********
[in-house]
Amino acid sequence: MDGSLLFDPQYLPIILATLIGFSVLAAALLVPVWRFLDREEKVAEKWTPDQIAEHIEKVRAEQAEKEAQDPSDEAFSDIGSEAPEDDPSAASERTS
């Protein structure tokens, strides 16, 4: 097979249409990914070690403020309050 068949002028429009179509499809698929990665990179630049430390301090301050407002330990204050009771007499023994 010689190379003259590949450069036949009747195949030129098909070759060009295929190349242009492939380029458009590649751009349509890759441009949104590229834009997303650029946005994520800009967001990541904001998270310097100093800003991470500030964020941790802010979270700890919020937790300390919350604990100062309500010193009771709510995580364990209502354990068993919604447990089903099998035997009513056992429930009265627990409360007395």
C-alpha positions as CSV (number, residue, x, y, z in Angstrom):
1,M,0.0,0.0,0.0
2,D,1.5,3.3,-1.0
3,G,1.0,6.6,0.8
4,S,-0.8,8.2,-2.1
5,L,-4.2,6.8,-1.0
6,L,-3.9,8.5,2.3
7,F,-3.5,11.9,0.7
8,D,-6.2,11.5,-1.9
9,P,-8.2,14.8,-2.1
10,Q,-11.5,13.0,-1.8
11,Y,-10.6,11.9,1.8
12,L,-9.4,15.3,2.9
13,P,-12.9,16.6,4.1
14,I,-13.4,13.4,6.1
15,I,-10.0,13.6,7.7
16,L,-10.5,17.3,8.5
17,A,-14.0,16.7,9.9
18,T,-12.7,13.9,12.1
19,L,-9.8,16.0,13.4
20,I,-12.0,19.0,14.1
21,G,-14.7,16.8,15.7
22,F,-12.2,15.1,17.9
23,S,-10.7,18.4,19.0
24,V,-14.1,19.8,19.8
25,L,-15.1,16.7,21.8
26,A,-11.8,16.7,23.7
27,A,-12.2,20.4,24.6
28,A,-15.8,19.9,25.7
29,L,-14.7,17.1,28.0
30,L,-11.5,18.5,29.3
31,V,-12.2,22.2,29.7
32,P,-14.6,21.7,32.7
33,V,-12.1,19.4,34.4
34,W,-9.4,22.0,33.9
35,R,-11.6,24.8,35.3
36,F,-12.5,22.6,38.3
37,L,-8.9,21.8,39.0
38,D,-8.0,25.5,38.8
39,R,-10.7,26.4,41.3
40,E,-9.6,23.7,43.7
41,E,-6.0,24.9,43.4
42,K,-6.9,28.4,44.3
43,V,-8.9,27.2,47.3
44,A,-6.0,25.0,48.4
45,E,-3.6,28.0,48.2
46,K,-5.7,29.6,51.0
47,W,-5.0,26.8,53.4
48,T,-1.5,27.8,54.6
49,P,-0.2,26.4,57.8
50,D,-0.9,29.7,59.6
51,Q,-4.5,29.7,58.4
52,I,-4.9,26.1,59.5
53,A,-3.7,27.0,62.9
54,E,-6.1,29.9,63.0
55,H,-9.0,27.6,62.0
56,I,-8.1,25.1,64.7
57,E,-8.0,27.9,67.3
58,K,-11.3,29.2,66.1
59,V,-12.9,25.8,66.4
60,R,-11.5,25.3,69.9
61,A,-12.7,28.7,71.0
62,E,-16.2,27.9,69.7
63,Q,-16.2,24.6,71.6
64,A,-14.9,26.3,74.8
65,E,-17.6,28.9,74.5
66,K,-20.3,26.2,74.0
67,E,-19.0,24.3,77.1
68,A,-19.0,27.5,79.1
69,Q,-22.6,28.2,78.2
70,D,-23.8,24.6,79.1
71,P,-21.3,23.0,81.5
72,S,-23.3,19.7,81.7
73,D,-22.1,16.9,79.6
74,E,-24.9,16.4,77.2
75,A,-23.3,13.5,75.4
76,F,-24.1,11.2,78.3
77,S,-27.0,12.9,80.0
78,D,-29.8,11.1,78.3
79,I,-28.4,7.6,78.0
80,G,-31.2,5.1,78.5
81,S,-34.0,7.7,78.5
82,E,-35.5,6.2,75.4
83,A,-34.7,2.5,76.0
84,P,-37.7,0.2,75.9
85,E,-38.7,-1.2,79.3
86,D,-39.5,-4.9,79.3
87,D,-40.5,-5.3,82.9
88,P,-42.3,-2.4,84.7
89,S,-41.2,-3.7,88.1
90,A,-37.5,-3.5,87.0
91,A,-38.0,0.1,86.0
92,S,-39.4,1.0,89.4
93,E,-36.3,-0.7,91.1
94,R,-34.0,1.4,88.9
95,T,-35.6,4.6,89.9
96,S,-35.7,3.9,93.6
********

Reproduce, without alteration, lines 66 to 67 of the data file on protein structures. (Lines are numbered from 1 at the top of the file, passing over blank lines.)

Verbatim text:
62,E,-16.2,27.9,69.7
63,Q,-16.2,24.6,71.6